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Roadkill coyote picked up last night, skinned today.


I have quite a few skins, all from roadkill.  Foxes, bobcats, squirrels, skunks, raccoons, weasels. I like the idea of salvaging what turn out to be beautiful furs from what would otherwise rot on the side of the road. After skinning, I stretch the pelt out on a piece of plywood, fur side down, covering it with granular salt. After about a week, I remove the salt, roll it up, put it in a mailing tube, and send it to Bucks County Fur in Quakertown, Pennsylvania. They do an excellent job of tanning and in about six weeks, I get the tanned hide back via UPS.

4 comments:

Anonymous said...

Lloyd
I am very glad that you have the skill and talent and common sense to make use of this, skin it etc...

I have been reading more and more about Conservation Officers Bear kills in B.C., and today this headline

http://www.cbc.ca/news/canada/calgary/revelstoke-bears-9-killed-1.3731591

9 bears killed in 1 week has B.C. conservation officer warning 'there could be more'

A B.C. conservation officer is furious after being forced to euthanize nine bears in a week in the Revelstoke area, after warnings to reduce habituation have fallen on some residents' deaf ears — and he fears this could just be the beginning.

---

Seems incredibly sad..

I am so hoping that at least the dead bears were put to good use (such as you did), and not incinerated...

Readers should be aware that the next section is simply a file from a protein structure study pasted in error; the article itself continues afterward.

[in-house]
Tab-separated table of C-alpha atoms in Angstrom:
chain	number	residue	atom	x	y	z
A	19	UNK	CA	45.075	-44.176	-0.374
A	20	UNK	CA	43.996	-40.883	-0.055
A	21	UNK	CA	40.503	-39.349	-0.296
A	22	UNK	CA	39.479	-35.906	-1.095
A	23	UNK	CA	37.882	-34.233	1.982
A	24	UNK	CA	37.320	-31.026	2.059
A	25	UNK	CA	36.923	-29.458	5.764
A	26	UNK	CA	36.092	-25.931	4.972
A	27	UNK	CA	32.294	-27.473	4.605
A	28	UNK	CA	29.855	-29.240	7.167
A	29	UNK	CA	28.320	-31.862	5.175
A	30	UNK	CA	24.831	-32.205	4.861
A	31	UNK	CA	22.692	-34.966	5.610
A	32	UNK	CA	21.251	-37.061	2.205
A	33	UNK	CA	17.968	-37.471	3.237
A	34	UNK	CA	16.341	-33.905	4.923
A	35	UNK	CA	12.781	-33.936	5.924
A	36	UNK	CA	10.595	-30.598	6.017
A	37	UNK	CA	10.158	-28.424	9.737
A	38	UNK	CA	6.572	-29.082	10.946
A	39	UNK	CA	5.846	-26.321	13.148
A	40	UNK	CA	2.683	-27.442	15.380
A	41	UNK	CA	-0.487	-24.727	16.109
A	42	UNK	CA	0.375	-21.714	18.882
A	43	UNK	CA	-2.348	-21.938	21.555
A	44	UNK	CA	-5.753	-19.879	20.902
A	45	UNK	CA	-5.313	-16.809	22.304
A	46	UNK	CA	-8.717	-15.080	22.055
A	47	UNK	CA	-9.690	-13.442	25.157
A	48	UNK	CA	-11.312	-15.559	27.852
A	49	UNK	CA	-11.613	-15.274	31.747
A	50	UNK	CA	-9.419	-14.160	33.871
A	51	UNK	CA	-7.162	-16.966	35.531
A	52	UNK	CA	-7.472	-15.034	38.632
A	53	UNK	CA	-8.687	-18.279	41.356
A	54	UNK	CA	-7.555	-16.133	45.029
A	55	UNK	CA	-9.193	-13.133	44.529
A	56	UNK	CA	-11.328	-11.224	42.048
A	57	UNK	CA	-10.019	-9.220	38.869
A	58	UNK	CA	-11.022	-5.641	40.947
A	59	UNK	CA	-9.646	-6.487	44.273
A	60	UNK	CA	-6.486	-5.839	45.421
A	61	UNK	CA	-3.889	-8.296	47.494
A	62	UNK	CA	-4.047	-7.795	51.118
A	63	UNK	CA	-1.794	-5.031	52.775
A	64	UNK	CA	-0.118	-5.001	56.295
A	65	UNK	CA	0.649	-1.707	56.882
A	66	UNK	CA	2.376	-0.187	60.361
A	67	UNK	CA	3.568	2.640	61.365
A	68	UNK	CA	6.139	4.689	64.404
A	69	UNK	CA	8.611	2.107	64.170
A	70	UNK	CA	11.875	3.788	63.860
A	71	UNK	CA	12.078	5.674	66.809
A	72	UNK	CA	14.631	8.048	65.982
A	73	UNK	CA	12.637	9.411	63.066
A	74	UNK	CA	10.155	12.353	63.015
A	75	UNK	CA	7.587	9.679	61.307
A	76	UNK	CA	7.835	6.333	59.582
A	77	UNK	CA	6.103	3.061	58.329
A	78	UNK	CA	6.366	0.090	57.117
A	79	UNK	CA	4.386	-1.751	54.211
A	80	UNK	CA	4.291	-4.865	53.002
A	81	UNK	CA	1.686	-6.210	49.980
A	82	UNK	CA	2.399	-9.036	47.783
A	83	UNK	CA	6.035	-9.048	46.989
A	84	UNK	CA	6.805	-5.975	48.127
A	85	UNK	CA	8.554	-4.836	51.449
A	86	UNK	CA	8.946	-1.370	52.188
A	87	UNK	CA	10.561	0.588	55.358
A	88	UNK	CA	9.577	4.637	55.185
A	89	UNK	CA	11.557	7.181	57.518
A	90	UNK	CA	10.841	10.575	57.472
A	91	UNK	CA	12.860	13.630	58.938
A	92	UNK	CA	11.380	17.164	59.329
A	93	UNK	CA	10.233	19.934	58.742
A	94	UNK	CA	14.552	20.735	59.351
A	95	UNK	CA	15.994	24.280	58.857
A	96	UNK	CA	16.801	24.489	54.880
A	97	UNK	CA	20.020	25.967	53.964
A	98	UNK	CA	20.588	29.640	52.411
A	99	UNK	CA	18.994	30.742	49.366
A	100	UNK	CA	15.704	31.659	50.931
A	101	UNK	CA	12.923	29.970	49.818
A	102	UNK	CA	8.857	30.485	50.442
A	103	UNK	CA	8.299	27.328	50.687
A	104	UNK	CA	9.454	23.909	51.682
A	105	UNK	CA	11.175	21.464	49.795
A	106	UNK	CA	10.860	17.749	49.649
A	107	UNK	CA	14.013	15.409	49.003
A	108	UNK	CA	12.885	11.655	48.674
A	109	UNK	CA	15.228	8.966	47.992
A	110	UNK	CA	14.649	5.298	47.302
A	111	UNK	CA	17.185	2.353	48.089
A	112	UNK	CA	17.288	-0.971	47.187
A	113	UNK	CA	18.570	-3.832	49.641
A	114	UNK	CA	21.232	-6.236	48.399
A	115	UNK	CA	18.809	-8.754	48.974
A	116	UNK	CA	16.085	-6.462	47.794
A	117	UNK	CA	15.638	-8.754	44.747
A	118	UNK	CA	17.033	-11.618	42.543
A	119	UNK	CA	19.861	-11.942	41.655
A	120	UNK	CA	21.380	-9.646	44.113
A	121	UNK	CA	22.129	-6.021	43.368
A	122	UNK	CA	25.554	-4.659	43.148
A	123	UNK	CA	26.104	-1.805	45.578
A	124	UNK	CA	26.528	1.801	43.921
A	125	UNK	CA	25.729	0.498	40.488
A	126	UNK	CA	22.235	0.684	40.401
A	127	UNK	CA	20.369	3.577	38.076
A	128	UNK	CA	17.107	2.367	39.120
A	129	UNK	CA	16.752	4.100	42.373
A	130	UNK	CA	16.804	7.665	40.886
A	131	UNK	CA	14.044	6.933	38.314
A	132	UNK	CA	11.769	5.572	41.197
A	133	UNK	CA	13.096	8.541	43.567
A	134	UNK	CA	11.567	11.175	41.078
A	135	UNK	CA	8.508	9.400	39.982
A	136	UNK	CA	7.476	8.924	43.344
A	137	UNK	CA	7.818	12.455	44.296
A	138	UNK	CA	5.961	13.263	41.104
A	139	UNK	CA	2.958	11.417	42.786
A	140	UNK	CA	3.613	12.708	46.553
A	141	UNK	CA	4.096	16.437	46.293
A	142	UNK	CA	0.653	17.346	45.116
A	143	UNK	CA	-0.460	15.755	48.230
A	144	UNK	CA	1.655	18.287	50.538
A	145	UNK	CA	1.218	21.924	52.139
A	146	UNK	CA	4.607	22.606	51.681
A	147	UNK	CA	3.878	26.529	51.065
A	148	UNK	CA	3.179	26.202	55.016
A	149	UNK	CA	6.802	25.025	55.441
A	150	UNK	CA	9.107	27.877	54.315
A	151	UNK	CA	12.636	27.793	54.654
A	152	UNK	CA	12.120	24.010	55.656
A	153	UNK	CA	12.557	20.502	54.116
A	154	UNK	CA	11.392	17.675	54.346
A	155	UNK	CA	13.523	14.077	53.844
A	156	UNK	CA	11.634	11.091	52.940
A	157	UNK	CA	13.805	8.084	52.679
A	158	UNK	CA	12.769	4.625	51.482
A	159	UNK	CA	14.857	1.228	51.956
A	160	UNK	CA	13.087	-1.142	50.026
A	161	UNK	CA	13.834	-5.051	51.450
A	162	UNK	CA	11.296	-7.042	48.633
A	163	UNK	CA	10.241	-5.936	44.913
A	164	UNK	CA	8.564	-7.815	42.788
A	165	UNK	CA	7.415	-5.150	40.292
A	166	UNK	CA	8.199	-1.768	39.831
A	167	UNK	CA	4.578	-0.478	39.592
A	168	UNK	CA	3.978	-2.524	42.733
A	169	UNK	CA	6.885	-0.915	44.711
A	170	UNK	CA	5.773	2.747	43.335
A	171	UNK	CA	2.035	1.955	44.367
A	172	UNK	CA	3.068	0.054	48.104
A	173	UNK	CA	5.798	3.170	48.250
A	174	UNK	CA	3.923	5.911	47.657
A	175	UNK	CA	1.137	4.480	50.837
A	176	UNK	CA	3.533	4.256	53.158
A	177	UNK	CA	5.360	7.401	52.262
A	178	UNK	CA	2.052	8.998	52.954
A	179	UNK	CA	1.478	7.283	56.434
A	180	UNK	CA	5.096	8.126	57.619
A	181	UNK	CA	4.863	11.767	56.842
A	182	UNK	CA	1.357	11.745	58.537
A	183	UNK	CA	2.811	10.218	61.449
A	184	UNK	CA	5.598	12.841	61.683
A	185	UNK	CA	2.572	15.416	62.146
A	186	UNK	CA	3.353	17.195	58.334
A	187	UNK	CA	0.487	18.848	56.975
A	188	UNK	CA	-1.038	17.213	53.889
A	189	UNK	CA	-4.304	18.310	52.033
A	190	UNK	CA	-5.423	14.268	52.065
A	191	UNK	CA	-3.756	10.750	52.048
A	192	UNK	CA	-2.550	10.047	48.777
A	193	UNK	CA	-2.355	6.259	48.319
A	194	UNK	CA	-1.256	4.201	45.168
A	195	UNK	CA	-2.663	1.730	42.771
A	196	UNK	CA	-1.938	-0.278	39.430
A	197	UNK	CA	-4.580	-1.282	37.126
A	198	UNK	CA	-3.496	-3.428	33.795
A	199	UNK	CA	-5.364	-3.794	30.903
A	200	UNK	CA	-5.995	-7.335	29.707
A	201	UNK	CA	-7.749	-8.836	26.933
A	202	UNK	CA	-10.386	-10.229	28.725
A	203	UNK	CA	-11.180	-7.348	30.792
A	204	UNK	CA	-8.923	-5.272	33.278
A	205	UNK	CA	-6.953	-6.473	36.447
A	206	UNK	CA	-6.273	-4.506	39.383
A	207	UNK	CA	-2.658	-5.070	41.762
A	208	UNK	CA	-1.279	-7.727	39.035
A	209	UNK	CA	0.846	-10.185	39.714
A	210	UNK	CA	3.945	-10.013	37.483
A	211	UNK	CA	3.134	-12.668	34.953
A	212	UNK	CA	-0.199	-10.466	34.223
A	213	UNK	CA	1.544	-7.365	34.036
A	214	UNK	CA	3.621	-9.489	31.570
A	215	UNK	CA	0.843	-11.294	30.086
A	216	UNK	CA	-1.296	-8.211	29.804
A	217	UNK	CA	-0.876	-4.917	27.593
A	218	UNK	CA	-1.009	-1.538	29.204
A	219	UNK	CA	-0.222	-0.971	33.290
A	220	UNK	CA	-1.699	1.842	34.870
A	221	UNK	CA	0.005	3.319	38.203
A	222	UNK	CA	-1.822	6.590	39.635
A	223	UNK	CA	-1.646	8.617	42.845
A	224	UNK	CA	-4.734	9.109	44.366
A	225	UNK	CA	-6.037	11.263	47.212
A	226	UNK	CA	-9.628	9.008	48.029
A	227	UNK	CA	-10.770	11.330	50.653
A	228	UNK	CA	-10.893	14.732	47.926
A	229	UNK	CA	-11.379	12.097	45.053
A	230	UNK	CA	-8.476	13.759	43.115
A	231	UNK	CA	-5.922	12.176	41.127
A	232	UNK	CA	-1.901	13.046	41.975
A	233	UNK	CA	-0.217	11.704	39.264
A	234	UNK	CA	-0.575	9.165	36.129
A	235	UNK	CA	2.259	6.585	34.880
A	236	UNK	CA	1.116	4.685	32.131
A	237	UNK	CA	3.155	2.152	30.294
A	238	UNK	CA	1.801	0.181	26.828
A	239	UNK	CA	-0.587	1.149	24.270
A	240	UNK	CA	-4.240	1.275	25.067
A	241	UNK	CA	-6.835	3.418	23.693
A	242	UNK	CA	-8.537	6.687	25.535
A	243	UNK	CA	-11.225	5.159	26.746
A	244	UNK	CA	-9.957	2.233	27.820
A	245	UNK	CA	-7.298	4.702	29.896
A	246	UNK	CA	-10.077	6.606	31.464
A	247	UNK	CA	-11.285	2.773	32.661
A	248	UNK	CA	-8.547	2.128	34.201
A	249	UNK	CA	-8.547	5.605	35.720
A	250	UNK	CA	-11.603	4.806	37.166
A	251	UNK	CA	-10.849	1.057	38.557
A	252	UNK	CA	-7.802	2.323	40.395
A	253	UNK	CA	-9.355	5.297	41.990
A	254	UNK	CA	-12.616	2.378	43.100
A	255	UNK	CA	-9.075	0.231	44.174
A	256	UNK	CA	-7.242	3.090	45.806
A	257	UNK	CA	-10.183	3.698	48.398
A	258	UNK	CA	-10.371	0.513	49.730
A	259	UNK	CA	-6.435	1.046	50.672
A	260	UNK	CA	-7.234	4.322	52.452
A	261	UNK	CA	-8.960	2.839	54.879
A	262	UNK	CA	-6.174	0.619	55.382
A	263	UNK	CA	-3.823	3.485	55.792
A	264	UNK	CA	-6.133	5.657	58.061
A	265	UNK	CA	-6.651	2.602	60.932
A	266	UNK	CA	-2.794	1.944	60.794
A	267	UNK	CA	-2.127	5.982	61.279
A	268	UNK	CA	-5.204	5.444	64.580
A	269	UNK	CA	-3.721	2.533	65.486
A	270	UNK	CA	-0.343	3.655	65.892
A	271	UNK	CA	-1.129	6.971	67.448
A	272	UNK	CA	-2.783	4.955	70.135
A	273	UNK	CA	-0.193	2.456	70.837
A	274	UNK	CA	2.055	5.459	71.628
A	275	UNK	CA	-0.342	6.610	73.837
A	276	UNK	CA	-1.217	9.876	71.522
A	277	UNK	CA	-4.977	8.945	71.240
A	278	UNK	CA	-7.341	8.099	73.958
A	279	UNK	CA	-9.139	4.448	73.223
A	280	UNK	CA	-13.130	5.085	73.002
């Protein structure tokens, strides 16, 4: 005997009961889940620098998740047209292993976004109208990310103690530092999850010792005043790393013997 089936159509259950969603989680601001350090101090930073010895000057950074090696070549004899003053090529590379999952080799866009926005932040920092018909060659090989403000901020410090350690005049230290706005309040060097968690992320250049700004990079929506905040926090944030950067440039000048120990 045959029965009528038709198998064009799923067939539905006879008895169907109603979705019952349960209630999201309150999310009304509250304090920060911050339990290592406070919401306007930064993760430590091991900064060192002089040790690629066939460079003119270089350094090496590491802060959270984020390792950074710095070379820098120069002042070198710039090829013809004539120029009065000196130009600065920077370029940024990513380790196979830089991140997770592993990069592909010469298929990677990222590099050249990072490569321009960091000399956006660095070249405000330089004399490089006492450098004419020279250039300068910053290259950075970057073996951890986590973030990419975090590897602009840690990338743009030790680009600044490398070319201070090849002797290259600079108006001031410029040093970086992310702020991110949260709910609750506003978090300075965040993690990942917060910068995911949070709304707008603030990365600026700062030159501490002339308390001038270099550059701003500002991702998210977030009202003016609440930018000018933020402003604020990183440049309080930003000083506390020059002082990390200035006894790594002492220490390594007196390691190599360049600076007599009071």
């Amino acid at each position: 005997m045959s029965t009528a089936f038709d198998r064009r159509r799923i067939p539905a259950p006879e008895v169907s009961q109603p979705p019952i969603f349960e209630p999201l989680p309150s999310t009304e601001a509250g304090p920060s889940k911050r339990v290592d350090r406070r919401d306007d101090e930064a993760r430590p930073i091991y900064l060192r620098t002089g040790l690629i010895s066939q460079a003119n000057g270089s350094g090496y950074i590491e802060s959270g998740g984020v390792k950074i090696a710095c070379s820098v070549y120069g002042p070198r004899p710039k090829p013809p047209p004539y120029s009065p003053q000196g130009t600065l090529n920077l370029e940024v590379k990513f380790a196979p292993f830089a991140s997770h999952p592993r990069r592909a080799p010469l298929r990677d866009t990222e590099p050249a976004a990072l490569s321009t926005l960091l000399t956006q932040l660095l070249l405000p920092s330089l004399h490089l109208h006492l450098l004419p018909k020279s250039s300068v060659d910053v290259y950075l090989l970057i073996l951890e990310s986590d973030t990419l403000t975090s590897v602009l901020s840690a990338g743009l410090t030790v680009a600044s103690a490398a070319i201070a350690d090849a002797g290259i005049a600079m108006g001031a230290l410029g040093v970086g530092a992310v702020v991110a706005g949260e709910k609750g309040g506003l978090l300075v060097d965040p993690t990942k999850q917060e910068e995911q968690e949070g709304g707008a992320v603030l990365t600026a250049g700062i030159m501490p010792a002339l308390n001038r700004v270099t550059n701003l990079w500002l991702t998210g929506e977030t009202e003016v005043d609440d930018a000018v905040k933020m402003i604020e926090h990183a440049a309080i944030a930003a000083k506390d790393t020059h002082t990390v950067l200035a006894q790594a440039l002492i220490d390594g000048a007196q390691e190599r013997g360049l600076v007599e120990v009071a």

Must be a better answer to this...

mohaverat said...

do you use the brains to tan the hide? I am familiar with the process but I've been told there are other ways....

Lloyd Kahn said...

Regarding tanning: see addition to post, above.

Peter Robinson said...

I found this a very sad picture. Bandit, our beloved Australian Cattle Dog, is part dingo Red Heeler and looks very much like a large, robust version of a coyote. Thankfully, he is in fine health, but seeing this picture leads to unhappy imaginings. I'm glad Lloyd is able to make good use of him.

As mentioned above, Black Bears are a big problem in BC this year and are definitely attracted to human habitation by accessible garbage and unpicked fruit left out by idiots. Last year, more than thirty bears were killed by conservation officers in this area alone. They seem to have completely lost their fear of humans.

Although we make a lot of noise in the woods and carry bear spray, we have had a few encounters where it took some persuasion to convince bears to stop following us. As we are two adults and two large dogs, I am not sure what the bears hoped to achieve.

On one occasion, Bandit got free and attacked a bear. As his breed's job is driving cattle, he treated the bear like a large, recalcitrant cow and darted in repeatedly at very high speed, nipping at the bear's lower, sensitive parts. It was amazing to see but dangerous for him and we eventually managed to call him off. Australian Cattle Dogs are foolishly brave, stubborn dogs and will completely ignore your commands if they thing the occasion merits it.

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